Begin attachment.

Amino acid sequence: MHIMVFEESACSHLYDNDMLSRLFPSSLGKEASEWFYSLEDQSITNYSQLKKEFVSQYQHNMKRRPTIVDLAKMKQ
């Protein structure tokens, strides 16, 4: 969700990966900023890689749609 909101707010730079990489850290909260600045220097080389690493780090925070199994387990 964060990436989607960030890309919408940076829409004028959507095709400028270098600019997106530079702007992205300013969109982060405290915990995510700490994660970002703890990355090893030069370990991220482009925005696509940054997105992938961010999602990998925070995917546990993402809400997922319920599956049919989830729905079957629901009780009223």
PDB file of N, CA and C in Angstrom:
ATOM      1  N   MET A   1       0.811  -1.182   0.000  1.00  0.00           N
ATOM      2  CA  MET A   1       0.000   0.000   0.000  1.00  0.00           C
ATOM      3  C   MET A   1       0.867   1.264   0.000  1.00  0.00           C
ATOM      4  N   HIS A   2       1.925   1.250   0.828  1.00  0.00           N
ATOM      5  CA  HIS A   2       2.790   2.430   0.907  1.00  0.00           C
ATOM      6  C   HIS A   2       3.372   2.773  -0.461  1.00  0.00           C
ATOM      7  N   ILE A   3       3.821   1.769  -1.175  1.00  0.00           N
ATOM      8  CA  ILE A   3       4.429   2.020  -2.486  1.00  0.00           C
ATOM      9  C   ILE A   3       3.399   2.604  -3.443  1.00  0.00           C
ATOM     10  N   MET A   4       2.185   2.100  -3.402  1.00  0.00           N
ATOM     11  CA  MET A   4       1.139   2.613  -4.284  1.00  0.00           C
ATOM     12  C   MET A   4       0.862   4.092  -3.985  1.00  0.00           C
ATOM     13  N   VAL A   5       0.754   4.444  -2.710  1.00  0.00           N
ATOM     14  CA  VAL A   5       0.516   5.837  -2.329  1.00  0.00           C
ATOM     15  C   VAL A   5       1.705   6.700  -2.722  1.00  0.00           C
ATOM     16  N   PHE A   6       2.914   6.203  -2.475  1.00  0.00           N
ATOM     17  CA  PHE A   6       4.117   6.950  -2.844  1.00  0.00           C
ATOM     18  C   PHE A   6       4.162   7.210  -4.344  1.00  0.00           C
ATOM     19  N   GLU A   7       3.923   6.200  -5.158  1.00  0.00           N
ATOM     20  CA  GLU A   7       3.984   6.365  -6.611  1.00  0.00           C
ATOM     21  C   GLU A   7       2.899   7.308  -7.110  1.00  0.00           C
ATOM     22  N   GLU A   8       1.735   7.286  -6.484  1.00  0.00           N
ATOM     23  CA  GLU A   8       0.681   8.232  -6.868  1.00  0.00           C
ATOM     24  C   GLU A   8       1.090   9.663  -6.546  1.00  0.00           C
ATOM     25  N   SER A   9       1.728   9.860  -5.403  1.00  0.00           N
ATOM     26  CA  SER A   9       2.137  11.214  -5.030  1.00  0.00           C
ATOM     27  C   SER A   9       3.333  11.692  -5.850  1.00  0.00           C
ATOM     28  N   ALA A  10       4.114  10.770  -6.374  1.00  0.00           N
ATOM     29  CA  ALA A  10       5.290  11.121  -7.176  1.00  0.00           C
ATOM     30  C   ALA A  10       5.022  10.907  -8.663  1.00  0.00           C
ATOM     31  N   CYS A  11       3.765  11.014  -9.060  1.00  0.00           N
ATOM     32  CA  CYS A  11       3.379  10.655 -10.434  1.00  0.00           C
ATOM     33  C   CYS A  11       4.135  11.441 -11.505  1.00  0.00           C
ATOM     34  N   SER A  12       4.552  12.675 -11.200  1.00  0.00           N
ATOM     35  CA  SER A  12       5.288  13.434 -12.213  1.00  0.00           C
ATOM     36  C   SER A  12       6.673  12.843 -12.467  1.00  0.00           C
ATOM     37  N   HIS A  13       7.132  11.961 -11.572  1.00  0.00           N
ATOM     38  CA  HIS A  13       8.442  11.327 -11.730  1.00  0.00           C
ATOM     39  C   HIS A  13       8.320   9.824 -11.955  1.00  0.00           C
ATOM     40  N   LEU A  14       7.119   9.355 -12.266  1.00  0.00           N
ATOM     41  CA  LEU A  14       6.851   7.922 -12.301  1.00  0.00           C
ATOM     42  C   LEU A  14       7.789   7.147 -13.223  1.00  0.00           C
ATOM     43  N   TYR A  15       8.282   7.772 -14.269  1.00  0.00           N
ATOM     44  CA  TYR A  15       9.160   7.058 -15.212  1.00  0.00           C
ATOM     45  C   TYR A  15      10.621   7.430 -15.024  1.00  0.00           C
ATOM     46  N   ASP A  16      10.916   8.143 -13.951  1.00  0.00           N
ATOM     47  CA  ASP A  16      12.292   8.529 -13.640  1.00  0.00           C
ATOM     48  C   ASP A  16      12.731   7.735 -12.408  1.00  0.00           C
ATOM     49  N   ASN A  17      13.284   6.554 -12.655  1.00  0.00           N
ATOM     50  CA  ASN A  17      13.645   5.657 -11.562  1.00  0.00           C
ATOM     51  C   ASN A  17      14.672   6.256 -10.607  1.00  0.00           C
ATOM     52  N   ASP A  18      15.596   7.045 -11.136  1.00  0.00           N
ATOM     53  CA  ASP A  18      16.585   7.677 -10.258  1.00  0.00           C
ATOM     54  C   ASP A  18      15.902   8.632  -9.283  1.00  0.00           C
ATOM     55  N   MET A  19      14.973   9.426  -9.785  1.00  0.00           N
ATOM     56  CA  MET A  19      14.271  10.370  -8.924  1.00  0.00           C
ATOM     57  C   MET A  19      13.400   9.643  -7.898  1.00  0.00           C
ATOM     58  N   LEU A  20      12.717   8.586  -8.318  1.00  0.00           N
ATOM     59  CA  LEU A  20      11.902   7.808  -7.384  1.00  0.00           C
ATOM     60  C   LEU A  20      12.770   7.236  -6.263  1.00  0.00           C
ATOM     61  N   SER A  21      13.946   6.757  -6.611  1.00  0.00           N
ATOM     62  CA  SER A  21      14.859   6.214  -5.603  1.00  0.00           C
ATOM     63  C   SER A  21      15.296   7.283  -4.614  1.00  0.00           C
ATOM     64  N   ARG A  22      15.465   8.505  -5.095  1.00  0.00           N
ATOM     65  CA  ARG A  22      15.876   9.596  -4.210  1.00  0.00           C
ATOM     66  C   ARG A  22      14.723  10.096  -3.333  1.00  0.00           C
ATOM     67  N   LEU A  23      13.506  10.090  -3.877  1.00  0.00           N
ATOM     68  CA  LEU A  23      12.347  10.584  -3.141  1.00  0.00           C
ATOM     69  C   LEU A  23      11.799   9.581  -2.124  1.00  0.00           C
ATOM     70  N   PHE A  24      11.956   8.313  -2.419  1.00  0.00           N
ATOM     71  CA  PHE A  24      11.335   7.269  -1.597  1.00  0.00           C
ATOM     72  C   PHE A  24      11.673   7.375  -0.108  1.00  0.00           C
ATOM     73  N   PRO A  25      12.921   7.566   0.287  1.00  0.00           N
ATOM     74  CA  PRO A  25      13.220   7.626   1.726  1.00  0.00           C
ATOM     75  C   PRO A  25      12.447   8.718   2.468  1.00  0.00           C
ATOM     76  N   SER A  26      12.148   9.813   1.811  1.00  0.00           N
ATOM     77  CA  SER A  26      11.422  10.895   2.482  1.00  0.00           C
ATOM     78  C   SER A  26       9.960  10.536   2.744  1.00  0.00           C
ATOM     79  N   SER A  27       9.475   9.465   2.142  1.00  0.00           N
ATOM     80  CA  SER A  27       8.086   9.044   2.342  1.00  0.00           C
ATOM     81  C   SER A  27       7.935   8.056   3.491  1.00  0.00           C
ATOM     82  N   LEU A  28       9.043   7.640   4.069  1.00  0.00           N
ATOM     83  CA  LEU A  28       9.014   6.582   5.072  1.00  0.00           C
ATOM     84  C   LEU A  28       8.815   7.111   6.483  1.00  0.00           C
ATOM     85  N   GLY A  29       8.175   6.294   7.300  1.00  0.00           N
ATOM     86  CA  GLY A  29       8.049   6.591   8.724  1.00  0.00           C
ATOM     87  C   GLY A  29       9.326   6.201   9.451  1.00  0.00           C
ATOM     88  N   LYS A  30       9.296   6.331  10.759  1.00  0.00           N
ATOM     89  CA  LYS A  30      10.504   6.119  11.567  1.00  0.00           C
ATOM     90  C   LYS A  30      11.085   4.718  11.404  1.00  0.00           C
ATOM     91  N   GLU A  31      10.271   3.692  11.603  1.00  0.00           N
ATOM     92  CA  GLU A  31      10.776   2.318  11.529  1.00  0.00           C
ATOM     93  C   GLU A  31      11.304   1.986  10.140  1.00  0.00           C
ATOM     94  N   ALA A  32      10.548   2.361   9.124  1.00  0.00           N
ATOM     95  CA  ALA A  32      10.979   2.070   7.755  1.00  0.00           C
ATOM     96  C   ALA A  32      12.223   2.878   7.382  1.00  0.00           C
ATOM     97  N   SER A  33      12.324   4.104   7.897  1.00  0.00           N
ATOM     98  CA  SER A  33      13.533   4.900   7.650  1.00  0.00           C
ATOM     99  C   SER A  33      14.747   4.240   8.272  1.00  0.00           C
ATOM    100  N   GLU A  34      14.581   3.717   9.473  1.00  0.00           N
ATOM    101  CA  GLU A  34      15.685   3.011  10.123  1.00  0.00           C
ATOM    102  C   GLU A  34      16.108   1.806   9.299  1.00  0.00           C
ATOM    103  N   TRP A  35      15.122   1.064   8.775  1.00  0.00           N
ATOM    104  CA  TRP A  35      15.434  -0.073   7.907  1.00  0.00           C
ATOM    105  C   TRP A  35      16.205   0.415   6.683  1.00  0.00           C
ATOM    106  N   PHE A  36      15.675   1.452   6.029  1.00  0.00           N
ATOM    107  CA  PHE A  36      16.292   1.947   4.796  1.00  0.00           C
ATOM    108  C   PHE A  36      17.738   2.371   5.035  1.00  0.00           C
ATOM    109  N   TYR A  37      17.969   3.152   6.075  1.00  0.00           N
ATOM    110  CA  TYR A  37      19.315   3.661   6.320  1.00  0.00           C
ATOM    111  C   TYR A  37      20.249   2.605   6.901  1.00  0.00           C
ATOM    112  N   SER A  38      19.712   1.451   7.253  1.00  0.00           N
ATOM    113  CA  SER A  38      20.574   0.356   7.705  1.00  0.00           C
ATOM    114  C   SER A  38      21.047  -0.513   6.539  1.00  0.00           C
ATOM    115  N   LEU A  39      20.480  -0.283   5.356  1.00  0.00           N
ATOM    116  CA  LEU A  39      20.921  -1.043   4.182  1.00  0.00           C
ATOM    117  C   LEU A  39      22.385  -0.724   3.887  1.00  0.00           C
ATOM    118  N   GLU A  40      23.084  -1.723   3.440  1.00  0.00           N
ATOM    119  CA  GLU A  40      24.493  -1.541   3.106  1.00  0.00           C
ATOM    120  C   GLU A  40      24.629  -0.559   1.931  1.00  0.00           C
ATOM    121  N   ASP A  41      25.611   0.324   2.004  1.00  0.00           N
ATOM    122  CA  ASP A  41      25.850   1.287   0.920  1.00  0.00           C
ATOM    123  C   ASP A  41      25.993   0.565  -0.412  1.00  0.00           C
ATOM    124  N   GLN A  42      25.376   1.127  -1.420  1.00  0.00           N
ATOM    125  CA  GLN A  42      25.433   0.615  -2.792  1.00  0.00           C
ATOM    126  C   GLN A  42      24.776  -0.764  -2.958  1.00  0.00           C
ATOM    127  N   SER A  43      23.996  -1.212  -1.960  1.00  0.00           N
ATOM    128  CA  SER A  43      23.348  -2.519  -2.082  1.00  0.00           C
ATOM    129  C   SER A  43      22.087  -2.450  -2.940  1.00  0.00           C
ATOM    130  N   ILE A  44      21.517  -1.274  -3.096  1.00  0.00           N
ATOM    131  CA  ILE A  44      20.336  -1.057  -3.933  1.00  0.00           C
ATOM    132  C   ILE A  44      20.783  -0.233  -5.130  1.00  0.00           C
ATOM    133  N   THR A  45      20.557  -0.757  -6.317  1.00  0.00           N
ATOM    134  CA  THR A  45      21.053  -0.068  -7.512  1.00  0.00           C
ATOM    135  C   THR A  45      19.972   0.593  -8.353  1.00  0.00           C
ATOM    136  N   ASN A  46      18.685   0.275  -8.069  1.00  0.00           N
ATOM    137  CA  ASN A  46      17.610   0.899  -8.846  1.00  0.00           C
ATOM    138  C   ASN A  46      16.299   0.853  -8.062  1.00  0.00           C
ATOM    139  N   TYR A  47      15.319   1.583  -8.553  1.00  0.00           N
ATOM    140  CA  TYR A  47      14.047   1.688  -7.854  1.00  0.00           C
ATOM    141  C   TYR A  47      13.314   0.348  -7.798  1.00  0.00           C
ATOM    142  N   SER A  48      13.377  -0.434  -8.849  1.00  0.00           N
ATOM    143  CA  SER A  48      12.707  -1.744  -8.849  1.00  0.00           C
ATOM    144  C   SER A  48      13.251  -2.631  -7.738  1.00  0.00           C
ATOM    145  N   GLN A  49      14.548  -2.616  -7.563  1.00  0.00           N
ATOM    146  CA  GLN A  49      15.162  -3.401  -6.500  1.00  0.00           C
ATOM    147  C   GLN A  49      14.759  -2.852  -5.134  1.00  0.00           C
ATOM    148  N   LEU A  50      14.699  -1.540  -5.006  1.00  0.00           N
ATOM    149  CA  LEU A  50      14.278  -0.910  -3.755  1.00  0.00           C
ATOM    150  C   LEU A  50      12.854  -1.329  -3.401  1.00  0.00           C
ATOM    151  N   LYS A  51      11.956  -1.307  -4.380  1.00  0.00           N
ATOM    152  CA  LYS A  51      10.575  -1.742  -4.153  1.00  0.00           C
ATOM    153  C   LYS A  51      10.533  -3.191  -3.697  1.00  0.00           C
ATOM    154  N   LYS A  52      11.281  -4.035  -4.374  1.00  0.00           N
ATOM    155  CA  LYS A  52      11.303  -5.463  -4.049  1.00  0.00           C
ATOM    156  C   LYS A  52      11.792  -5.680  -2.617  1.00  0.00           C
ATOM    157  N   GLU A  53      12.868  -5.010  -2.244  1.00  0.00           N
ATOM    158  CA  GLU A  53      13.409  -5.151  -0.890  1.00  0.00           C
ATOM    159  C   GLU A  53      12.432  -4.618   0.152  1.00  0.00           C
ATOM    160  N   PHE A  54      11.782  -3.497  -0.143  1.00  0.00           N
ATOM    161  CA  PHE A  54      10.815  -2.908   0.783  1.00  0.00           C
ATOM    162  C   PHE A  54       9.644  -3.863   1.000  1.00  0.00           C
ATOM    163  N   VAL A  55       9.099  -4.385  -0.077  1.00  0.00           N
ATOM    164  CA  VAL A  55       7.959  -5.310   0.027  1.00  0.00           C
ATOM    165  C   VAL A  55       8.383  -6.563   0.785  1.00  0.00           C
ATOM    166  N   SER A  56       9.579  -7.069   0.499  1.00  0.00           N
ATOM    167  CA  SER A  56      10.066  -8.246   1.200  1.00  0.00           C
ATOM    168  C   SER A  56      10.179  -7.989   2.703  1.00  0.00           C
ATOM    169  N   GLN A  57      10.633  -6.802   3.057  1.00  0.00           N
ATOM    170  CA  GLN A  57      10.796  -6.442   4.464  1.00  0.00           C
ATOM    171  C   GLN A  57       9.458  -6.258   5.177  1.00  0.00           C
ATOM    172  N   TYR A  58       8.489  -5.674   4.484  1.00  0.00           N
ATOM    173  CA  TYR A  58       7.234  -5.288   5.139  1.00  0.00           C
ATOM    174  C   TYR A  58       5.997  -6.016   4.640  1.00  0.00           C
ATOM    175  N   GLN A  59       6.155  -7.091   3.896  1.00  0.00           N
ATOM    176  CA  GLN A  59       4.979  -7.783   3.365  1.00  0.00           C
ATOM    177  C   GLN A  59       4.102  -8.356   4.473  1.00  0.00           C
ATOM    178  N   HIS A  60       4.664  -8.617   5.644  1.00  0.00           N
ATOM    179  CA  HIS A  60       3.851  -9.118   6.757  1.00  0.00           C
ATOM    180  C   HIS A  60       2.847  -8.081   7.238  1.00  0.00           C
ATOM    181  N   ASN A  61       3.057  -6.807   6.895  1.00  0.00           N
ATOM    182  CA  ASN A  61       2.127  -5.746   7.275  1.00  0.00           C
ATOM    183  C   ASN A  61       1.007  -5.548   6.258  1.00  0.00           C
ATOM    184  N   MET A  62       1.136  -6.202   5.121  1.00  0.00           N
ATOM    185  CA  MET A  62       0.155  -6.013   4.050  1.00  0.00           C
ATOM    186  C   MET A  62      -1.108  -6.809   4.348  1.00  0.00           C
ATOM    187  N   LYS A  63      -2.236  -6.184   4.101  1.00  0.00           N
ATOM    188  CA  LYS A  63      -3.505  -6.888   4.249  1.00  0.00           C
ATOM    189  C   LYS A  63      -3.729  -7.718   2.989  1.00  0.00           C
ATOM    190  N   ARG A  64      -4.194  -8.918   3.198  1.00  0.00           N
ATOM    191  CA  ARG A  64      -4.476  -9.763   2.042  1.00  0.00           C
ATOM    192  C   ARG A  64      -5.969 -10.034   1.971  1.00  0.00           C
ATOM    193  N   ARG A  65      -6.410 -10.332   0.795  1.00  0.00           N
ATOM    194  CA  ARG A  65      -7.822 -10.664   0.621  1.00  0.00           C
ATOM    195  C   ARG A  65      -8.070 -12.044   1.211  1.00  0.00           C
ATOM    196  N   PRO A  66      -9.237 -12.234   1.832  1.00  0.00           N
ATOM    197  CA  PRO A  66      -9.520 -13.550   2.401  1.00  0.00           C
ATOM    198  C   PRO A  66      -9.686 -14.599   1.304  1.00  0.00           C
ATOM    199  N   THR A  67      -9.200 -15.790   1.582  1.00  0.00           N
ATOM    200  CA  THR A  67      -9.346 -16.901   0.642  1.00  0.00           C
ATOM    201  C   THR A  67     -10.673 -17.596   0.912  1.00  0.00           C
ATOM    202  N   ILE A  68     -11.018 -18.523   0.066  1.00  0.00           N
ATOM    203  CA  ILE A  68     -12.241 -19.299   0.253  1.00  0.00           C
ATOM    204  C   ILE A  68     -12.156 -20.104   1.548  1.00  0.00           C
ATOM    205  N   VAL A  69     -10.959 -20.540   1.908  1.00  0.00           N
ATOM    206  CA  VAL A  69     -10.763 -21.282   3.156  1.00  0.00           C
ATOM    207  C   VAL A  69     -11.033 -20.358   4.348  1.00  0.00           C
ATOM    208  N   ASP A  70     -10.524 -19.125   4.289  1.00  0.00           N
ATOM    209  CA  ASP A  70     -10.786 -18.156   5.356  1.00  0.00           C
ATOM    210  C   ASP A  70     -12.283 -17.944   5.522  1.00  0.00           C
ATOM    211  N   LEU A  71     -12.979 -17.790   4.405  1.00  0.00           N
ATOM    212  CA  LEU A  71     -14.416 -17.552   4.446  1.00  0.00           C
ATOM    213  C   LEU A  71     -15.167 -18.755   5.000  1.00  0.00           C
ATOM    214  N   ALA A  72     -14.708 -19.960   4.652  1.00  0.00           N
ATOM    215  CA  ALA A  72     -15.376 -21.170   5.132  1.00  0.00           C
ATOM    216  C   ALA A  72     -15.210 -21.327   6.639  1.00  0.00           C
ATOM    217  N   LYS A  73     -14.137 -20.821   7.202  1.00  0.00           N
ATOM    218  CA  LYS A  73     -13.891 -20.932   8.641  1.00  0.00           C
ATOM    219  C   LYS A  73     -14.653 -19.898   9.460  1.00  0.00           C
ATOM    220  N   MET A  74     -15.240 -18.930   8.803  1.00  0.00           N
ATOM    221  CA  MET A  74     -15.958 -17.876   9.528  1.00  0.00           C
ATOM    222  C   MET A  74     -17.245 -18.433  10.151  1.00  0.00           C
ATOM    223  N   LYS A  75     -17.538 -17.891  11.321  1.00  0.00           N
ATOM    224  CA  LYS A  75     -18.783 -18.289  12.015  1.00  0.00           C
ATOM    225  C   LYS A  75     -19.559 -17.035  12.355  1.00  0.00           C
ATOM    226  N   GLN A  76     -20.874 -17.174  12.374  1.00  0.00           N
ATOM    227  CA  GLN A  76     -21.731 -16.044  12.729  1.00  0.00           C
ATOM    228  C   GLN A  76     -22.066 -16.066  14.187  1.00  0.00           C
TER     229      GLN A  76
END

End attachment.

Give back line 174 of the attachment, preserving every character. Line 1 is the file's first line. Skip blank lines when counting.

ATOM    171  C   GLN A  57       9.458  -6.258   5.177  1.00  0.00           C